So Tony Hawk has shown up in your home town, which is apparently a Mecca for wannabe skate pros, and declared he's forming a brand new skate team from the eight best and brightest. The only catch is you start at skater number two hundred. If you want to be a member of Project 8, you're going to have to tear up the city on the back of your board, pulling off insane challenges and sick lines to get yourself noticed.
Mod up your chosen avatar with what gear and funky threads you've got (more to be unlocked later), take a stroll through the optional tutorial to dust off your skills, and it's go time on nostalgia street, with a heavily modified version of the Suburbia map from THPS3. Some areas in THP8 are callbacks to previous titles, but the redesign is so extensive they might as well be brand new. The trick system has been tweaked to keep the skills that are actually useful, and throw out all the meaningless junk (sticker slap, board breaking, etc.) that was making it feel ungainly and unfocused. Anything that doesn't directly involve skating is also gone, so no more cars, carts, or bmx fury.
Project 8 stomps those thoughts of doom and gloom. It's focused and ambitious, chocked full of content with an entire city that couldn't be more fun to grind your way through.
Clear some of these challenges, find some gaps, or hit secret icons, and you'll move up in rank. Then more challenges open up, more gear appears from your new sponsors, a heck of a lot more videos come in on your cellphone, but the best is finally being able to bust down the gates of Suburbia, and skate out into the city at large. From that moment, right up until the end of the game (at least the first one), you officially have too much to do. The sense of freedom is overwhelming, to realize just how far you can skate, how many lines you can find, and how many challenges await; all without a loading screen or the loading tunnels from American Wasteland.
It's one big ass city, marked off as a series of zones with their own long list of challenges and gaps. Some will still be locked, but get that rank up, and you'll have the opportunity to bust up a few more barriers to gain access to places like the School and the Slums Level design varies from the 'pretty darn good' of the downtown area that acts as the central hub for the game, to the 'I've died and gone to grind paradise' of the Factory and Fun Park. Put them all together and you have a THPS fan's dream come true: a 'Grand Theft Auto' style free-roaming experience, where you can go anywhere and grind anything, with a couple hundred challenges to test your balance and quick reflexes.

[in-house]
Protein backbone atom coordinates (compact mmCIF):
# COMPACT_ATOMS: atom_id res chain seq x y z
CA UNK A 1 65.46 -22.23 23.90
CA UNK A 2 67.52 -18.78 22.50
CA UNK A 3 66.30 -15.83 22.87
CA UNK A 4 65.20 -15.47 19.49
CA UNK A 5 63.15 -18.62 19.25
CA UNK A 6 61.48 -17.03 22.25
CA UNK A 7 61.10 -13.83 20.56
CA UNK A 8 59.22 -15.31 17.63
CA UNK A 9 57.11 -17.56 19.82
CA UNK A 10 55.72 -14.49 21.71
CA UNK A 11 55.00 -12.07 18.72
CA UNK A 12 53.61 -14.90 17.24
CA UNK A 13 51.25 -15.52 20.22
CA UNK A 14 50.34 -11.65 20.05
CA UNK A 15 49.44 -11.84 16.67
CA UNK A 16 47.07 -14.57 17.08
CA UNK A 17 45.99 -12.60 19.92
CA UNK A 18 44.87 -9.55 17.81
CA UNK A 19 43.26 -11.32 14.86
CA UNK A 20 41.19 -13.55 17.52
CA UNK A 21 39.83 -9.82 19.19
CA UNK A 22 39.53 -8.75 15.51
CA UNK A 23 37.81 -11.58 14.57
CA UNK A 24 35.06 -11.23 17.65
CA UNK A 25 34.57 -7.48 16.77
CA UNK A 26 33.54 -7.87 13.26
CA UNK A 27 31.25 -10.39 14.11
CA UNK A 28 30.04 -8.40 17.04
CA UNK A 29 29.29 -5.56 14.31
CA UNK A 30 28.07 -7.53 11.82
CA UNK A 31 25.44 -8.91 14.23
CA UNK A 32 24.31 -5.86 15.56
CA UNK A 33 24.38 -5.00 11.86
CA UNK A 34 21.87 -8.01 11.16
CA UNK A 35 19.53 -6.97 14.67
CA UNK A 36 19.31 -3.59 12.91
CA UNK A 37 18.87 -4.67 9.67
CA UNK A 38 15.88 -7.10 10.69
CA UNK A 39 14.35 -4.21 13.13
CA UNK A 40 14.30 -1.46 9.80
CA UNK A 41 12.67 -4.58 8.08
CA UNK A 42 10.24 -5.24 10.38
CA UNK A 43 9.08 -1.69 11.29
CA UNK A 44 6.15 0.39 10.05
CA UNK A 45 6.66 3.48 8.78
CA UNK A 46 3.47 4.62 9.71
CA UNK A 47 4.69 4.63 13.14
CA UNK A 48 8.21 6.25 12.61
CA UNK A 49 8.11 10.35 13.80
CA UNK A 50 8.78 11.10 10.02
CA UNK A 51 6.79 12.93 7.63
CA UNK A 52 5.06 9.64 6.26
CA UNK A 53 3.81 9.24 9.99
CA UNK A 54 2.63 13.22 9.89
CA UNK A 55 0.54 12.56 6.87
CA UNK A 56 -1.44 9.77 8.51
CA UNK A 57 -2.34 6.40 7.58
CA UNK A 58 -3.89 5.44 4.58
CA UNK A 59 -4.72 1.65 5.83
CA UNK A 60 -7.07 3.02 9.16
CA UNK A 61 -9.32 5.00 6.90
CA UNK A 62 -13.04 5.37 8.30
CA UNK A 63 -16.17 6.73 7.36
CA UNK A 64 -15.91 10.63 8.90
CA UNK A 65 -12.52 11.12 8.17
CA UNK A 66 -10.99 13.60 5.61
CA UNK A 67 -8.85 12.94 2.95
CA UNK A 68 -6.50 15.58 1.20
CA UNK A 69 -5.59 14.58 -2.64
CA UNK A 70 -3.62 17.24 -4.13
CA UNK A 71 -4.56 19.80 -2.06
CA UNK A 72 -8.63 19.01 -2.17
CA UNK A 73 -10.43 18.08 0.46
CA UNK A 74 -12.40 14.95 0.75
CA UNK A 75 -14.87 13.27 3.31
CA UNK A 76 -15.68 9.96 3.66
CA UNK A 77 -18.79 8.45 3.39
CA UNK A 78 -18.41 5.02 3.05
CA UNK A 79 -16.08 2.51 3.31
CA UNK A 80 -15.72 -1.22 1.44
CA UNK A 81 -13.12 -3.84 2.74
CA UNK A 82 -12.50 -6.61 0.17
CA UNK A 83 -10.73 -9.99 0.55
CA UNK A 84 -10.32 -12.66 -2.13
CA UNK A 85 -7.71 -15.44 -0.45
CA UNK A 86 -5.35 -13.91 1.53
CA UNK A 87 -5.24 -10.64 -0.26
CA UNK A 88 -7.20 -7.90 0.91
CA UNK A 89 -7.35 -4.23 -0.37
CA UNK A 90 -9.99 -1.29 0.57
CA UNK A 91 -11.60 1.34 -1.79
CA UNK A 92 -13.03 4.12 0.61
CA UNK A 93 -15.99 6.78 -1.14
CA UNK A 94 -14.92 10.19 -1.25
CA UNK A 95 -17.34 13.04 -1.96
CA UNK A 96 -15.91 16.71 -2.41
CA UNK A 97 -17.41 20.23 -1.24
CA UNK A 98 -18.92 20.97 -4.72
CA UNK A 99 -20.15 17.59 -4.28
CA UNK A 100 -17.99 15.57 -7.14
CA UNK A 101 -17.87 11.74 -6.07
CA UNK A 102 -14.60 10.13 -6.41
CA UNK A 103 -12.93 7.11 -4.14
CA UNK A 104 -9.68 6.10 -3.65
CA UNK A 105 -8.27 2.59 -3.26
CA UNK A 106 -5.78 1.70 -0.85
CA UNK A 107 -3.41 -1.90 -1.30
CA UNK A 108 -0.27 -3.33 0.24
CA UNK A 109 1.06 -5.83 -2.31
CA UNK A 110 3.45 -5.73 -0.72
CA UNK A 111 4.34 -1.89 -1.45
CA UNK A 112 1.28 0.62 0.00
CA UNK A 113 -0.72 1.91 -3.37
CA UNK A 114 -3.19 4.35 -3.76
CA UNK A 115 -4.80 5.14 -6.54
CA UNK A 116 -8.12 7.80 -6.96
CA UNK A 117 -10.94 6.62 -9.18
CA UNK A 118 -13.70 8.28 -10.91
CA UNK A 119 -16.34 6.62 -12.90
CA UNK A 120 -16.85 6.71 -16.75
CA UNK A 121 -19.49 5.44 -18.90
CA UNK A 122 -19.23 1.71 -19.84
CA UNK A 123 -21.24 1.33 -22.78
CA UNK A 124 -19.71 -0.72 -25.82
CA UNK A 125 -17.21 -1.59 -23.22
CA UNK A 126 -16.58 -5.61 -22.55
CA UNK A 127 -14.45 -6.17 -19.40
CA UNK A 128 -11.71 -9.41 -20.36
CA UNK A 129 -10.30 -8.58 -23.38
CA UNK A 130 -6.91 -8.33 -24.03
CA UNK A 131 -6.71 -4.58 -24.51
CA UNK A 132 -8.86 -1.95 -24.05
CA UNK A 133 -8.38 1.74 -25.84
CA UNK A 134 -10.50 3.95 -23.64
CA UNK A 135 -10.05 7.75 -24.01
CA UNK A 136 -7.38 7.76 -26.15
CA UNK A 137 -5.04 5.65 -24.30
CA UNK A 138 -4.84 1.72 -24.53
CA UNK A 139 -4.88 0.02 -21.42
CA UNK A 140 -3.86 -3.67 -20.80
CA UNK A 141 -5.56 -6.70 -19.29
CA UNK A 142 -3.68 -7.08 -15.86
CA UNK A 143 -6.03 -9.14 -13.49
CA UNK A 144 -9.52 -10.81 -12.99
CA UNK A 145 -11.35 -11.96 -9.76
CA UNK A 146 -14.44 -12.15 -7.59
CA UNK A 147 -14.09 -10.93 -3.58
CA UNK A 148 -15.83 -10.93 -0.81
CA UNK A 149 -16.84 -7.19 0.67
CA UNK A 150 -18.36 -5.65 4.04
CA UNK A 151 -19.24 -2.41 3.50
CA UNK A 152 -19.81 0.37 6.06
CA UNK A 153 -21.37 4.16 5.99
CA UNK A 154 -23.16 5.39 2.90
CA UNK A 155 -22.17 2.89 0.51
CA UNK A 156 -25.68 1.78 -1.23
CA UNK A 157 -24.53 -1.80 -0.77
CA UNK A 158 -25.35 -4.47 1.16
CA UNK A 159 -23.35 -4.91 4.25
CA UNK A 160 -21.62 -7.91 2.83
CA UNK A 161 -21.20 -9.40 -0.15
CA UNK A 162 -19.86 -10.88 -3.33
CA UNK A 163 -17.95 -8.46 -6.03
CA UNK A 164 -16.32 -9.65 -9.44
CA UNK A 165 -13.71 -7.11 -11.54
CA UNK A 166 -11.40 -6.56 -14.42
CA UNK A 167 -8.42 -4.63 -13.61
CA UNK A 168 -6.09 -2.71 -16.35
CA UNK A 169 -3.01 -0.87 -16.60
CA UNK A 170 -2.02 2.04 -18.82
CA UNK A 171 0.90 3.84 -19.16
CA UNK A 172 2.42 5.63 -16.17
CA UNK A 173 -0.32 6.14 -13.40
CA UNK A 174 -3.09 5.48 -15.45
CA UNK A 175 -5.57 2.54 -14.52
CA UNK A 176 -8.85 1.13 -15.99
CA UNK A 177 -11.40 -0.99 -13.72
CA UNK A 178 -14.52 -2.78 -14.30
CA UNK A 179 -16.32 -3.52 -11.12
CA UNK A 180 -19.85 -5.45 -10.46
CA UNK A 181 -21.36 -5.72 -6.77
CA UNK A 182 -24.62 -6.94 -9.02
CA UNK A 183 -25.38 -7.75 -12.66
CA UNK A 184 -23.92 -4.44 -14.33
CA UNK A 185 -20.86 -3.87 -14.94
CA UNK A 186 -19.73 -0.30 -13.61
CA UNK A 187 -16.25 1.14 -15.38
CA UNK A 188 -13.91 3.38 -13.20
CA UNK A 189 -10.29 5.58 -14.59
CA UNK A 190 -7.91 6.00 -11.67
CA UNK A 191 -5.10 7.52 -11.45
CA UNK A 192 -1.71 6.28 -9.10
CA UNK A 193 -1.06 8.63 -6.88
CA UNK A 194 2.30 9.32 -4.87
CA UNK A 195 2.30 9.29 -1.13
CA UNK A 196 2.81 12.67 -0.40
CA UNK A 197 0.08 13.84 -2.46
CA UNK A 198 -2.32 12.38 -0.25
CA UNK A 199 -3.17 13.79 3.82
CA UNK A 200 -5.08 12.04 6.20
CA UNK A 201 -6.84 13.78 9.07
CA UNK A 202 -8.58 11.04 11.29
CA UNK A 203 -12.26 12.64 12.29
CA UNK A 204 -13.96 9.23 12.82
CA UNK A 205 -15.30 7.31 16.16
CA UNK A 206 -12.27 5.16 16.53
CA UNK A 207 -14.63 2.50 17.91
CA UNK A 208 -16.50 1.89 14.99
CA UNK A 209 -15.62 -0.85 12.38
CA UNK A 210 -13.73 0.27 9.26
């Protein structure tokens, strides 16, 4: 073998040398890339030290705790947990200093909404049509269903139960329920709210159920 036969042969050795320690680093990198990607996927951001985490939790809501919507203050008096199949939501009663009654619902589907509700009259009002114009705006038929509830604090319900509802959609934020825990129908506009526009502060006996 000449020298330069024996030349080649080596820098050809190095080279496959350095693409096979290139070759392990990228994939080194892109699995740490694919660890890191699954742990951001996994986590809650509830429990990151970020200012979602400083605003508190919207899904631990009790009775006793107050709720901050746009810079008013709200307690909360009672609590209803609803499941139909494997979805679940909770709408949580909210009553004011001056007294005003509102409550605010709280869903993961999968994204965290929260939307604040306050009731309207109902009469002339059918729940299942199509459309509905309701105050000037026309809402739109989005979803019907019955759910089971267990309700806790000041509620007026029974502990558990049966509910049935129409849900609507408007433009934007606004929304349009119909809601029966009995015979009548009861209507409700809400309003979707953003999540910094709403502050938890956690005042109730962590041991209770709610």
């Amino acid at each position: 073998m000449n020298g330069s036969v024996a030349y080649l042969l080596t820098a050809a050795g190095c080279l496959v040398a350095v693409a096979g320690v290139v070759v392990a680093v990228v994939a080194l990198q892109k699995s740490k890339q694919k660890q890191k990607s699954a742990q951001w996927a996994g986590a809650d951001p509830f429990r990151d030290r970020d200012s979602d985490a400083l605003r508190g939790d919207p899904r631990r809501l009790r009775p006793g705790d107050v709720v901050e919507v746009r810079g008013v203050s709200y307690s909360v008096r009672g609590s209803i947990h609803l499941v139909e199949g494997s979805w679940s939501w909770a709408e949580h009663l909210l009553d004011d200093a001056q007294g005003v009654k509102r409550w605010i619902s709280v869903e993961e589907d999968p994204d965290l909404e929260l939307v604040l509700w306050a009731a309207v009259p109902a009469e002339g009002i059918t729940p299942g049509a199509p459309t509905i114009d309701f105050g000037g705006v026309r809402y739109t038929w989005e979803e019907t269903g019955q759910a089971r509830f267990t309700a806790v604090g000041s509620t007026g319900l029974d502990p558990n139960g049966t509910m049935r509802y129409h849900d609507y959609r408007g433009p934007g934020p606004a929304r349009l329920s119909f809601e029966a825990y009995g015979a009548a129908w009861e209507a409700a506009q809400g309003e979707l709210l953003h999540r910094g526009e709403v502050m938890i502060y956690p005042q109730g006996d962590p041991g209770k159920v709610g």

Challenges run the gambit from Classic Mode, which marks off a section of the map for ten old school challenges, grind this, manual that, do the called tricks while following the camera man, do a special trick for a photo session, enter a skating competition, and take on the pros to beat them at what they do best. Some new challenge types appear, like holding a demo where you have to impress the crowds with a steady flow of tricks. Nail the Trick is a whole new mode where times slows to a crawl, allowing you to move the analogue sticks to simulate the skater's legs. Kicking and turning the board in the air let's you pull off a wide variety of cool tricks, while poor timing earns you a one way trip to the pavement. It's so different from the rest of the series that it takes a while to wrap your mind around it, but once you get into the groove, it's the closest thing to real skateboarding the Tony Hawk series has pulled off. Though some the biggest challenges come in the form of Get There, where you have hit three markers over a wide area, under a very small time limit. The key is the old Tony Hawk rule of 'the timer doesn't expire as long as you're still tricking,' so finding and keeping on a good line is essential for success, especially if you want to score a Sick victory.